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2017-10-17 06:58:02 Commentary

This is the fifth article in a series examining how certain Chinese traditions are being adapted to modern tastes. Parts one, two, three, and four can be found here.

Many Chinese people believe that food can be used both to satisfy hunger and to treat disease, and numerous traditional sayings attest to the health benefits of the food we eat. Got a cold? You should boil yourself some pear soup. Feeling angry? You’ll feel fine after a cup of chrysanthemum tea or a slice of bitter melon. And who needs apples to keep the doctor away when you have radishes and ginger root?

In China, the idea that food and medicine share a common origin goes back 3,000 years. The Zhou Dynasty, which rose to prominence during the first millennium B.C., created the position of imperial nutritionist, who held a distinct post somewhere between those of the emperor’s cooks and his doctors. Nutritionists — not the kitchen staff — oversaw the daily dining of the imperial court.

Surviving records from an ancient text titled “The Rites of Zhou” show that two imperial nutritionists were charged with “balancing the tastes of the four seasons.” The text goes on to say that “the imperial nutritionist handled the emperor’s daily culinary arrangements and formal banquets”; the latter were spectacular affairs, with frequent feasts and large-scale banquets including six different types of food and drinks, a hundred delicacies, and a hundred sauces.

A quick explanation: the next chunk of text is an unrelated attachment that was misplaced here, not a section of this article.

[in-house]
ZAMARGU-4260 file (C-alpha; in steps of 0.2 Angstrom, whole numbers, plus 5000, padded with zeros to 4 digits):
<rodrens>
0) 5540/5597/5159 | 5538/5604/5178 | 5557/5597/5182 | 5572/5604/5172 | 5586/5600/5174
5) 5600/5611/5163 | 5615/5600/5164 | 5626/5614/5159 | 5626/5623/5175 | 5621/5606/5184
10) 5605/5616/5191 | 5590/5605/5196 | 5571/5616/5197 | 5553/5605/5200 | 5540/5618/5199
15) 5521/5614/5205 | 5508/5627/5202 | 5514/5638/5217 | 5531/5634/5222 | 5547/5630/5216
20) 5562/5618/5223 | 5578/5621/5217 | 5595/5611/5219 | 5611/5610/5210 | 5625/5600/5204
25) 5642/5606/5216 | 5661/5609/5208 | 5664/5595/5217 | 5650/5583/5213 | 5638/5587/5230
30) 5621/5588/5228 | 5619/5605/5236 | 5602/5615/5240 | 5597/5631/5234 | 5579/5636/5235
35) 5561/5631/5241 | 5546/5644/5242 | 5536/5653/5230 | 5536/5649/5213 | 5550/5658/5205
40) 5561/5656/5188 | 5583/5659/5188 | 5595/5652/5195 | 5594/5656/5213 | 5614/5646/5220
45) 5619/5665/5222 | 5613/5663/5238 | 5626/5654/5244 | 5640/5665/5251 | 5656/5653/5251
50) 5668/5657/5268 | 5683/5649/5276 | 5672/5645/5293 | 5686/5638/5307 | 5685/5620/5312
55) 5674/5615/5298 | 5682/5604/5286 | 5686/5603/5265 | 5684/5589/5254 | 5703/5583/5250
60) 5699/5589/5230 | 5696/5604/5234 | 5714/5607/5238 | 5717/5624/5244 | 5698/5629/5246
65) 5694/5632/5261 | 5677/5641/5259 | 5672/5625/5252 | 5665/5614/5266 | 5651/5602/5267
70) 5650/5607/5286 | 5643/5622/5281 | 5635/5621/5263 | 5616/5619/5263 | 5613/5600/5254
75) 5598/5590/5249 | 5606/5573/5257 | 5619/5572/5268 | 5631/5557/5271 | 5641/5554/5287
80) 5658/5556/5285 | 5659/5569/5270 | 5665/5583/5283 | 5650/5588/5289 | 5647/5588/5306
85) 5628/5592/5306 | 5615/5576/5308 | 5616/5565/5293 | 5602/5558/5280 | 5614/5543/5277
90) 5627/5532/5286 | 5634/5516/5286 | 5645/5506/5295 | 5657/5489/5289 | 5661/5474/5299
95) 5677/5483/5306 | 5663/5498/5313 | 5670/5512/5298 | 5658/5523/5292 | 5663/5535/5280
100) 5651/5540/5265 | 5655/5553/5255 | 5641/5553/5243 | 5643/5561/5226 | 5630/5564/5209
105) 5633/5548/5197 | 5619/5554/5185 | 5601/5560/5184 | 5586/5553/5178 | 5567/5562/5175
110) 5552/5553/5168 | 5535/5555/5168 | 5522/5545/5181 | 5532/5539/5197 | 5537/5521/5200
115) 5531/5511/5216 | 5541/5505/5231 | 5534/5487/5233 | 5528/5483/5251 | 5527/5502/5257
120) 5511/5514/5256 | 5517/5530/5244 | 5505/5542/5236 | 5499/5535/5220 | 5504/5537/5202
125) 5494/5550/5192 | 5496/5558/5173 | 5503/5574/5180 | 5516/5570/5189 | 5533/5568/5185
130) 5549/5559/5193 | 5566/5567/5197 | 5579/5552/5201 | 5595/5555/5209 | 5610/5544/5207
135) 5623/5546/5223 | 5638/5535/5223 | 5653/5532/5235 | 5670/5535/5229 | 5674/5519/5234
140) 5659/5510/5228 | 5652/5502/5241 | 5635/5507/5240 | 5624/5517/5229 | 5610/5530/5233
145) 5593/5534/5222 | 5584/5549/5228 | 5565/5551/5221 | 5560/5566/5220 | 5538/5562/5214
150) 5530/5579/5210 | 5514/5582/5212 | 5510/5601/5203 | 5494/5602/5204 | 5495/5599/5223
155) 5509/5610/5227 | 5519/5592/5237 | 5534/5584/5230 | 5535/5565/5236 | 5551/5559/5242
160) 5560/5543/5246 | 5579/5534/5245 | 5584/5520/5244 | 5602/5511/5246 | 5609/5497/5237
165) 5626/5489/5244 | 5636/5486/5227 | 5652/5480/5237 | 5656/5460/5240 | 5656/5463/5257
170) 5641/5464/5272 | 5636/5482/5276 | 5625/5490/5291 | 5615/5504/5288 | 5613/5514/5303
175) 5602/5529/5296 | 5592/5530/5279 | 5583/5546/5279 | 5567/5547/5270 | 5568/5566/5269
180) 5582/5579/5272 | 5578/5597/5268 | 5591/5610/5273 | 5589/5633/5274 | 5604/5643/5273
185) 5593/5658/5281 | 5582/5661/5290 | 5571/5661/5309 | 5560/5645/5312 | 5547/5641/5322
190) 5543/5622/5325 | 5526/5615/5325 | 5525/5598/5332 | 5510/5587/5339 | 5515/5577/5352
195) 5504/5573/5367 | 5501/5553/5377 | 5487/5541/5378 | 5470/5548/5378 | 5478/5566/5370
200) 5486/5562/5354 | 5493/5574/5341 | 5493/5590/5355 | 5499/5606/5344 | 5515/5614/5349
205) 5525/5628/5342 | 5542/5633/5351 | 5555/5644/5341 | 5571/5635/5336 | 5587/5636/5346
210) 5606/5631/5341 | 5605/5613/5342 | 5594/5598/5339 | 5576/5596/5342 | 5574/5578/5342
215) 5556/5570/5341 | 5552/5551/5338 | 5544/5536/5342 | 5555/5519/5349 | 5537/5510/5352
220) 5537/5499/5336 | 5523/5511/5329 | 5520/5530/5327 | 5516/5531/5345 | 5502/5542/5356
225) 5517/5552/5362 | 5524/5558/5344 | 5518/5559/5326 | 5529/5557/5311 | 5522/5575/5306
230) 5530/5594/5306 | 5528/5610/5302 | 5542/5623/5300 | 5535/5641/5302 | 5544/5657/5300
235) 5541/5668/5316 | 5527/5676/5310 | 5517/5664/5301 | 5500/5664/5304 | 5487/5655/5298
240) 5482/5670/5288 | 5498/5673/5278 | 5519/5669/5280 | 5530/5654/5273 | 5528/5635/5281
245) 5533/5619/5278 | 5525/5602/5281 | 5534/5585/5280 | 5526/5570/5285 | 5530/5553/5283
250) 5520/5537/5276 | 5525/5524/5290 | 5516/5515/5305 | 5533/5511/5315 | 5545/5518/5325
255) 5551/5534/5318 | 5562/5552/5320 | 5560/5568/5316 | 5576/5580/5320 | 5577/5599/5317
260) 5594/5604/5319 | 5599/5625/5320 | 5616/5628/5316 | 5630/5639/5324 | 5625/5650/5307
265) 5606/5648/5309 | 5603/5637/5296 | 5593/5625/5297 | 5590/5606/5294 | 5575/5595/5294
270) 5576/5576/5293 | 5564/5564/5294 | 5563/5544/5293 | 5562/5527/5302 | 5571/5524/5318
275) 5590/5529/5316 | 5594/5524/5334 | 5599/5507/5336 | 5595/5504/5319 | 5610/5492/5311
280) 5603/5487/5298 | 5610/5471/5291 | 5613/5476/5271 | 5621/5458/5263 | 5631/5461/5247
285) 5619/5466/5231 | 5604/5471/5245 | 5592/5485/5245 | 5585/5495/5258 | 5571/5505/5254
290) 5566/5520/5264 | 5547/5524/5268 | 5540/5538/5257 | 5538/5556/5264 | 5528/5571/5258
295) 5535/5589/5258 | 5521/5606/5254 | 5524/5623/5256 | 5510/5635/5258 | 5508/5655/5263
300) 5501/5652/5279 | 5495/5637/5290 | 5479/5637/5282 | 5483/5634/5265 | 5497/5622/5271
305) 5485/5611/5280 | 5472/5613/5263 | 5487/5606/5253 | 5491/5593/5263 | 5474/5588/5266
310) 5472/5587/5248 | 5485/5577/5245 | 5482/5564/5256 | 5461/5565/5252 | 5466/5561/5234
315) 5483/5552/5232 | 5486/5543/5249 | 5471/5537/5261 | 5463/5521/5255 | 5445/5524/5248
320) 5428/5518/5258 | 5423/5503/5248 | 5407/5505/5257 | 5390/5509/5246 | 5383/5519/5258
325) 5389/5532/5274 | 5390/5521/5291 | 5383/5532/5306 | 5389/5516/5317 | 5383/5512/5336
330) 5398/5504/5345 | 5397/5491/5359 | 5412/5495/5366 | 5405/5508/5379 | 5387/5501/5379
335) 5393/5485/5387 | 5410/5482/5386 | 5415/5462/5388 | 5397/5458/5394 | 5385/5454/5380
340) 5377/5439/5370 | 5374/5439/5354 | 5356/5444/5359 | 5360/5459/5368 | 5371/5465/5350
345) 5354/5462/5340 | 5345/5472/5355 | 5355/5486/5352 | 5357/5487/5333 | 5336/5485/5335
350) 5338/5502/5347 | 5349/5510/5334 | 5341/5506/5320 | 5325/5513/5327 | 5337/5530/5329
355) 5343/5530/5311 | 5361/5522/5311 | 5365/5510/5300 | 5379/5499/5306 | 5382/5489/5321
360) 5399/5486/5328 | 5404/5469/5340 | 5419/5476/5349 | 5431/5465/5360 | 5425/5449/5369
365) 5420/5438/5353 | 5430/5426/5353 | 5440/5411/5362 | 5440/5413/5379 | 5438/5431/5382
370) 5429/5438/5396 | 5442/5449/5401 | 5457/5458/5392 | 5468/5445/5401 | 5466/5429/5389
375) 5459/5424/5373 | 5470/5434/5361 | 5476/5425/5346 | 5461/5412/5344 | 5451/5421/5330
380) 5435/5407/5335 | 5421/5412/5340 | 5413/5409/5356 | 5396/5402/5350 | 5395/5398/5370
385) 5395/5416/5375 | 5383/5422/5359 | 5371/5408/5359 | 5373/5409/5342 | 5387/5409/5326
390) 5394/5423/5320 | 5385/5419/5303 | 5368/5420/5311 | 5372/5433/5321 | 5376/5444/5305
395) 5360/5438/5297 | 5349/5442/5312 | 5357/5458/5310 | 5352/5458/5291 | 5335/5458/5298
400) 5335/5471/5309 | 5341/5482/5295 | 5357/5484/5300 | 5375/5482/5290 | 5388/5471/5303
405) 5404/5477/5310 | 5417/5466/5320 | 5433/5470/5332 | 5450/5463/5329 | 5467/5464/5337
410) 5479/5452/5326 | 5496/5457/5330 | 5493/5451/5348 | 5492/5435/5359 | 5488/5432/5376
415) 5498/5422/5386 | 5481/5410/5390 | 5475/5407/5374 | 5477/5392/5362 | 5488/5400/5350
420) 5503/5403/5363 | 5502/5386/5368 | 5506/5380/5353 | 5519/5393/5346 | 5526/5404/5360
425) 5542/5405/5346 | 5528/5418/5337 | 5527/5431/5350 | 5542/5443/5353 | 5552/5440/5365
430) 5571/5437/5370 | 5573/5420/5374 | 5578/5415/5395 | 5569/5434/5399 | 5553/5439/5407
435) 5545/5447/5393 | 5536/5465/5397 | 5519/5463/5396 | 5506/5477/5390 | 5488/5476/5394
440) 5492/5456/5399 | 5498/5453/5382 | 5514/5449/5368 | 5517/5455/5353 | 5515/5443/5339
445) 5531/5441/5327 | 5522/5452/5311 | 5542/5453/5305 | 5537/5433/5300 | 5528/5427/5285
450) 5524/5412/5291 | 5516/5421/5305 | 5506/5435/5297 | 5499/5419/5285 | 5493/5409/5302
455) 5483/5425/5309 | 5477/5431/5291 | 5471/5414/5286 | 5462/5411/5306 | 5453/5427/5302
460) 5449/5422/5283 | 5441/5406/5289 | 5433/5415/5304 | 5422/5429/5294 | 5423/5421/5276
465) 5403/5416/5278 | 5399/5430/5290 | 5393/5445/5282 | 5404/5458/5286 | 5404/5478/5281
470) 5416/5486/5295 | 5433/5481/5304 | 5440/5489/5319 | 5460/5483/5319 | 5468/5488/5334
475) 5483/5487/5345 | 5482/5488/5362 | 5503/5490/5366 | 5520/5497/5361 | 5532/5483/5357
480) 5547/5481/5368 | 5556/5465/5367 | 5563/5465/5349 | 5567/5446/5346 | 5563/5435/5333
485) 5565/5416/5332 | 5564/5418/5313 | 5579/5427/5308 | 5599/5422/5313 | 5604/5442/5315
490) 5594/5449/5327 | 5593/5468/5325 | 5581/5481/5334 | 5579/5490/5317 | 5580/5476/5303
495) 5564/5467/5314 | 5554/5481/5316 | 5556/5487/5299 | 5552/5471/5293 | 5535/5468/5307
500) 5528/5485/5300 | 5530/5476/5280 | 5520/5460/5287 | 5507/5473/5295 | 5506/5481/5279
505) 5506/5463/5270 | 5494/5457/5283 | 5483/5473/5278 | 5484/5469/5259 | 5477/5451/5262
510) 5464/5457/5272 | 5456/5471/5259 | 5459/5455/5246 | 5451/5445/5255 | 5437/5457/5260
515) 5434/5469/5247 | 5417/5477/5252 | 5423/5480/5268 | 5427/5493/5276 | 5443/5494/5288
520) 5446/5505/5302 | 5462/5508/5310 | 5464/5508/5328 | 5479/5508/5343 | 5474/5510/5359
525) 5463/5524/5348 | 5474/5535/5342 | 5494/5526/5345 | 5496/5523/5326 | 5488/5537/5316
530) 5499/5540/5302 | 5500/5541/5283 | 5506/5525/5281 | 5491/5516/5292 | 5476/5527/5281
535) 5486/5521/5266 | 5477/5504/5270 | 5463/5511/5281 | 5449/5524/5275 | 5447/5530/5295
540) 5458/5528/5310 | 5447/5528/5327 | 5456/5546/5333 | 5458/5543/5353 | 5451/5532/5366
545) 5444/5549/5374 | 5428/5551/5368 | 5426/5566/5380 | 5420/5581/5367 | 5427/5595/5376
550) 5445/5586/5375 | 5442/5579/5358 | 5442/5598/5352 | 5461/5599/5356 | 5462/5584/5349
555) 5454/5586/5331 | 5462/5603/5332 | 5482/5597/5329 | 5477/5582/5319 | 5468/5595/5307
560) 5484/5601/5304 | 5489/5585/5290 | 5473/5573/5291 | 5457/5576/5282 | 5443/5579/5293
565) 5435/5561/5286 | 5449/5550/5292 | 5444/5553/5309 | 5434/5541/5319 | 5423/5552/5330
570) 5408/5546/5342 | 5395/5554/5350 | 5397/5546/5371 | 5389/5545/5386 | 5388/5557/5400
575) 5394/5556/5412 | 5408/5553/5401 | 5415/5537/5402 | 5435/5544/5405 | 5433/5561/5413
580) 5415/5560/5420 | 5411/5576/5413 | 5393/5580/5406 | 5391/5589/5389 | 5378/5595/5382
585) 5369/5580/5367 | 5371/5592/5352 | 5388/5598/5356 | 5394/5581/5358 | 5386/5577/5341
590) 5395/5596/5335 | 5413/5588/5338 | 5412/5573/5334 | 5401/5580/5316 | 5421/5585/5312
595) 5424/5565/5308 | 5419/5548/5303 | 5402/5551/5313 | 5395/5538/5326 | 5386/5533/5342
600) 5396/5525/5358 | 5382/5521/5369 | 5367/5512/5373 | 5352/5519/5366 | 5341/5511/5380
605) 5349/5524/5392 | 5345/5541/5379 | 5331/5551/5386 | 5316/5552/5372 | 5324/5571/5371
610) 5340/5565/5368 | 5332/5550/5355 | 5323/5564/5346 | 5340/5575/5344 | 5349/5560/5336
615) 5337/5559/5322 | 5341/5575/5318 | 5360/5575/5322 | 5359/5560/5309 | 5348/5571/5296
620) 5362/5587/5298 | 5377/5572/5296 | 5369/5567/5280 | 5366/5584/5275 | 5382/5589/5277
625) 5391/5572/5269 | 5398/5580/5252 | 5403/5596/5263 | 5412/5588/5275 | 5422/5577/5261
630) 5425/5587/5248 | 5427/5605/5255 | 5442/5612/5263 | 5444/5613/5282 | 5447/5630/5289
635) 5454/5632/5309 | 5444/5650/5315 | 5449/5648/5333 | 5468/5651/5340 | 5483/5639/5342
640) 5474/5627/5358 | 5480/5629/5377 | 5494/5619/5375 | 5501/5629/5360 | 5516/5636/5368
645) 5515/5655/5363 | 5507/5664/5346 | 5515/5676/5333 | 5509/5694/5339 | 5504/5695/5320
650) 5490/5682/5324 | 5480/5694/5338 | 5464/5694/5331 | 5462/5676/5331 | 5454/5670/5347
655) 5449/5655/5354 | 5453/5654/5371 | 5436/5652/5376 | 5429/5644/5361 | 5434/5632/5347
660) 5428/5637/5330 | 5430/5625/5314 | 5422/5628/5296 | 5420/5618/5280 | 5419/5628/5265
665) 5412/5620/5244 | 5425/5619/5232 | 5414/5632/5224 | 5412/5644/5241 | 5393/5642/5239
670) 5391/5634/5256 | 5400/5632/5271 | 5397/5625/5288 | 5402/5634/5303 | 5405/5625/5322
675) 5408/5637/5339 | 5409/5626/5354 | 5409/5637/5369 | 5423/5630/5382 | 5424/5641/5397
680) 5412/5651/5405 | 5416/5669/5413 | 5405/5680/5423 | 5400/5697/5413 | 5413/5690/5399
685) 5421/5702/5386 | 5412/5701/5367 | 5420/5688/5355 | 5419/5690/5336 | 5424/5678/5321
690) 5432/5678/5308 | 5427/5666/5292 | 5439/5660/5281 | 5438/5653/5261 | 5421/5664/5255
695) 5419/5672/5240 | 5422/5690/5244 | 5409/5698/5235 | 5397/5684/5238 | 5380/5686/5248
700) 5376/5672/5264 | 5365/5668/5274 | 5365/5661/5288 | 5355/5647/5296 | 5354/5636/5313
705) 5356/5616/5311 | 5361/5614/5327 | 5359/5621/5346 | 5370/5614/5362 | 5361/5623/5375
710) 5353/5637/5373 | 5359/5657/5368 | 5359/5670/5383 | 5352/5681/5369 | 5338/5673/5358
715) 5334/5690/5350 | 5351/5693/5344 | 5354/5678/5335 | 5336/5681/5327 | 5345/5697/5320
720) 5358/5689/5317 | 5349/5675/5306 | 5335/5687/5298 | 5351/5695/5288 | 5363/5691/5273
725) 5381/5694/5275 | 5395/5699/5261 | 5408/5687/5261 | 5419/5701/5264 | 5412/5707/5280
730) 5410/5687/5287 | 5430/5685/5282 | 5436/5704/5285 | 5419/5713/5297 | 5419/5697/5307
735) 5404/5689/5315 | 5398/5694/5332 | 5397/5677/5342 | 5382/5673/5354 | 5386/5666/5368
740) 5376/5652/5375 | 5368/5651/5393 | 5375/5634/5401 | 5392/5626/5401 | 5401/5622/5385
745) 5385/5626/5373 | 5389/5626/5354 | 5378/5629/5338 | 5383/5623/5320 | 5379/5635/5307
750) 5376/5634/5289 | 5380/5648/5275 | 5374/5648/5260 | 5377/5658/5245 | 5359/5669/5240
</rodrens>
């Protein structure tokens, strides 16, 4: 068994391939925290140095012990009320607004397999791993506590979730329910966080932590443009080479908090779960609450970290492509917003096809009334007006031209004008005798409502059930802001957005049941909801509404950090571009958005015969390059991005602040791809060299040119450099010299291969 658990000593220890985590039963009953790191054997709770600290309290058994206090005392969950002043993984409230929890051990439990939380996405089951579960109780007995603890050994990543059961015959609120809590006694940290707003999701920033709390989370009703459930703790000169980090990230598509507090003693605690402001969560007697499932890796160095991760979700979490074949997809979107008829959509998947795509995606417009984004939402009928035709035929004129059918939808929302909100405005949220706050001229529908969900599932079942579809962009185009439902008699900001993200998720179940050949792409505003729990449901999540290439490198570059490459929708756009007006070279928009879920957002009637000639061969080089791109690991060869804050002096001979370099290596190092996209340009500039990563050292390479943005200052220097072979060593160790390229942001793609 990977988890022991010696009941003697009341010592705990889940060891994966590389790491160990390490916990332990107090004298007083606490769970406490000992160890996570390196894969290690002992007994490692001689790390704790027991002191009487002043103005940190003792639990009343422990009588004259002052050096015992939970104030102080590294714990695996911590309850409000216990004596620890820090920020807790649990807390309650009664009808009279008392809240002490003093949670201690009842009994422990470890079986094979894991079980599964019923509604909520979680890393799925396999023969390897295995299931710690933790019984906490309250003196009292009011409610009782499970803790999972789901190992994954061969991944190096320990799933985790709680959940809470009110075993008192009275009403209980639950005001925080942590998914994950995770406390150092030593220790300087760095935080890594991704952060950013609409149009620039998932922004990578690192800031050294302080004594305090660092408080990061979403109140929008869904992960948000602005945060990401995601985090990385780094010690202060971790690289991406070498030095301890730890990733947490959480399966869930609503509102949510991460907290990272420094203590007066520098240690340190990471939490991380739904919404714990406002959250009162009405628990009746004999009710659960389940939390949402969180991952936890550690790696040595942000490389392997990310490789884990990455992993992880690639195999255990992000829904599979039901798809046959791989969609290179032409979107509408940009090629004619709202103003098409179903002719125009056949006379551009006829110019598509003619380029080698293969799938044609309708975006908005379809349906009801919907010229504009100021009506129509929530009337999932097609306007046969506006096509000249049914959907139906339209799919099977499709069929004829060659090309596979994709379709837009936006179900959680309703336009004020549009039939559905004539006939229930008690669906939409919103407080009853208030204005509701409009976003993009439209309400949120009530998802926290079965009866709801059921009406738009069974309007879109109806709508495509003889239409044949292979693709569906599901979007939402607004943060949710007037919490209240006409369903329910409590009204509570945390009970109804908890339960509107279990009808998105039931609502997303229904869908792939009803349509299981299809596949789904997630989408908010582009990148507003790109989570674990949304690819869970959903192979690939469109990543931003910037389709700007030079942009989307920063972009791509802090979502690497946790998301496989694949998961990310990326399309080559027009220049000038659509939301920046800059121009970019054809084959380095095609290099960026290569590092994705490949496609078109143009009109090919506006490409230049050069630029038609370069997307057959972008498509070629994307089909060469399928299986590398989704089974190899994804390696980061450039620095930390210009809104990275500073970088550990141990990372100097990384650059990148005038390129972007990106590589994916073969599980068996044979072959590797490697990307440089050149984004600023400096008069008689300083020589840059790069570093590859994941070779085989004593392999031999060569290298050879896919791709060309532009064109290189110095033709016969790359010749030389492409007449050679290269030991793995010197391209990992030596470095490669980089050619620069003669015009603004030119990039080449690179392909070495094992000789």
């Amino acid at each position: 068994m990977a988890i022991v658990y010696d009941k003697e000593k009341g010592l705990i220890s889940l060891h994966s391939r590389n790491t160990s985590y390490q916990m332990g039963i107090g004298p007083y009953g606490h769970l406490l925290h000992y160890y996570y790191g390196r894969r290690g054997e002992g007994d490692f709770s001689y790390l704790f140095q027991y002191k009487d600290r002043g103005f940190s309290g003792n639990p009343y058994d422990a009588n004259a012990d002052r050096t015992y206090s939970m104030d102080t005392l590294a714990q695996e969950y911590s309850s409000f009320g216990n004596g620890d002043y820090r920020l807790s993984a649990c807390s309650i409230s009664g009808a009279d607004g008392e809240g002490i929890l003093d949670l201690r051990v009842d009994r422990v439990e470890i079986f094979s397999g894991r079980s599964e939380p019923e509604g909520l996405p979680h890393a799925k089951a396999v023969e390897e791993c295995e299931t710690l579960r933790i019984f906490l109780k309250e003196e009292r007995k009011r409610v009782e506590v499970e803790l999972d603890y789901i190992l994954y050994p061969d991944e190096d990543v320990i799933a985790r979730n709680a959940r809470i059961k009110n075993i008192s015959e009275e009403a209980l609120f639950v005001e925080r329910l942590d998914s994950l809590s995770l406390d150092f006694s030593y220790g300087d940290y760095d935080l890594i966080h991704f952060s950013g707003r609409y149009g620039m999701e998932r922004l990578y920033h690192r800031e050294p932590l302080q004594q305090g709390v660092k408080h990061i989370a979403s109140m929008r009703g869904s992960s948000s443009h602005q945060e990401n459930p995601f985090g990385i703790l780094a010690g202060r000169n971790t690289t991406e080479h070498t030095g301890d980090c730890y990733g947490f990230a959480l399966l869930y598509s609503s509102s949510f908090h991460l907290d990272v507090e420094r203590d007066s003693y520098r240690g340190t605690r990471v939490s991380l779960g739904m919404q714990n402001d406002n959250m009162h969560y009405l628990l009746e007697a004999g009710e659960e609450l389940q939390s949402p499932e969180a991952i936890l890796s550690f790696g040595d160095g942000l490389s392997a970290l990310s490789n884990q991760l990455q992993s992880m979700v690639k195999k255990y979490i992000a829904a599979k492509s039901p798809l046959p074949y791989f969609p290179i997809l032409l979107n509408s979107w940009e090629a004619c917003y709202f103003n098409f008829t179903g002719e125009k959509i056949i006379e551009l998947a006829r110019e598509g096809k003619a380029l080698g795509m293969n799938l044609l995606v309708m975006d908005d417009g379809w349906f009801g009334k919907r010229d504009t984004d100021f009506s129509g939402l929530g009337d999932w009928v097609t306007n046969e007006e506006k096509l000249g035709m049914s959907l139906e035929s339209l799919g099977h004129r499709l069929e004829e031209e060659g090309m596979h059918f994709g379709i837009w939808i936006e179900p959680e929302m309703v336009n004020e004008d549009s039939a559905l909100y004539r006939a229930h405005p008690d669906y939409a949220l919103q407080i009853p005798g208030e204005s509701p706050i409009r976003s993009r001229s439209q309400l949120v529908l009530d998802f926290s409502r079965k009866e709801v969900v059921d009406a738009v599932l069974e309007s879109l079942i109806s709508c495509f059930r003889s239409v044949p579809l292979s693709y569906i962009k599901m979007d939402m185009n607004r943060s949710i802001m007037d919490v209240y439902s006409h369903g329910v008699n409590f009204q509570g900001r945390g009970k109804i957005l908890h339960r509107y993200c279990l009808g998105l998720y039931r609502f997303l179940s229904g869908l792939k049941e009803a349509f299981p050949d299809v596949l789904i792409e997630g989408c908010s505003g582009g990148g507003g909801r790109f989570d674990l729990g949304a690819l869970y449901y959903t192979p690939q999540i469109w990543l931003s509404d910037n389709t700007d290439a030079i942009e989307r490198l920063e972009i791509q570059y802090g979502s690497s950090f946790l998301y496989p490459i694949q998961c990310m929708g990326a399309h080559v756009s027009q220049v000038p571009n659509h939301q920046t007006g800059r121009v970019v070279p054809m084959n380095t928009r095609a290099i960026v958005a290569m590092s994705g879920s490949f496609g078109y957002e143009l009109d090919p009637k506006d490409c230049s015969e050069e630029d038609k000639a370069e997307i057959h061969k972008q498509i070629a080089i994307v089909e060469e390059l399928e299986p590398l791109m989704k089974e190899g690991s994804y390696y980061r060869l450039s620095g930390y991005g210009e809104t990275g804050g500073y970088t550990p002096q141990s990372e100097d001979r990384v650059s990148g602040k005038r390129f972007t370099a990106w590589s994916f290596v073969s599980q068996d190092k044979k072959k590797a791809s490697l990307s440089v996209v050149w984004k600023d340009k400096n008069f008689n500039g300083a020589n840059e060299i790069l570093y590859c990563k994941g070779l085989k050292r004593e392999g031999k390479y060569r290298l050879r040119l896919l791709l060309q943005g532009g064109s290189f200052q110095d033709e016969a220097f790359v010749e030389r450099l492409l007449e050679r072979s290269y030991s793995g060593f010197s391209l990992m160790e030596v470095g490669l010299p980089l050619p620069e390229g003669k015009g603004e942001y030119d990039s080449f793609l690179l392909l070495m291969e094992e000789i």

Traditional thinking elicits criticism from modern health professionals precisely because it lacks the backing of modern medical theories.

“The Rites of Zhou” set exacting standards for imperial nutritionists’ approach to their jobs. Steamed rice had to be “as gentle and mild as a spring day”; the soup they boiled had to “have the heat of summer”; sauces and pickled vegetables had to be “cool like the autumn”; and beverages had to “have the chill of a winter’s day.” As if that wasn’t enough, springtime meals should be slightly sour, summertime meals bitterer, autumnal meals spicier and more fragrant, and winter meals saltier. In reality, though, these demands were intended more as abstract flavor concepts rather than literal interpretations.

Philosophically speaking, both the five elements theory and the yin-yang theory both inform traditional Chinese beliefs about food and medicine. The former assigns all worldly things an elemental quality — wood, fire, earth, metal, or water — to describe their relationships to other things. The latter divides the universe into two seemingly contradictory forces to show how ostensible opposites may actually be complimentary and interdependent. These theories have been applied to individual foodstuffs and medicinal treatments.

The theory of traditional Chinese medicine (TCM) built on the above theories, defining the possible characteristics of food as cold, cool, warm, and hot. Proceeding from these notions, TCM practitioners guided people’s diets, medical treatments, and health regimens.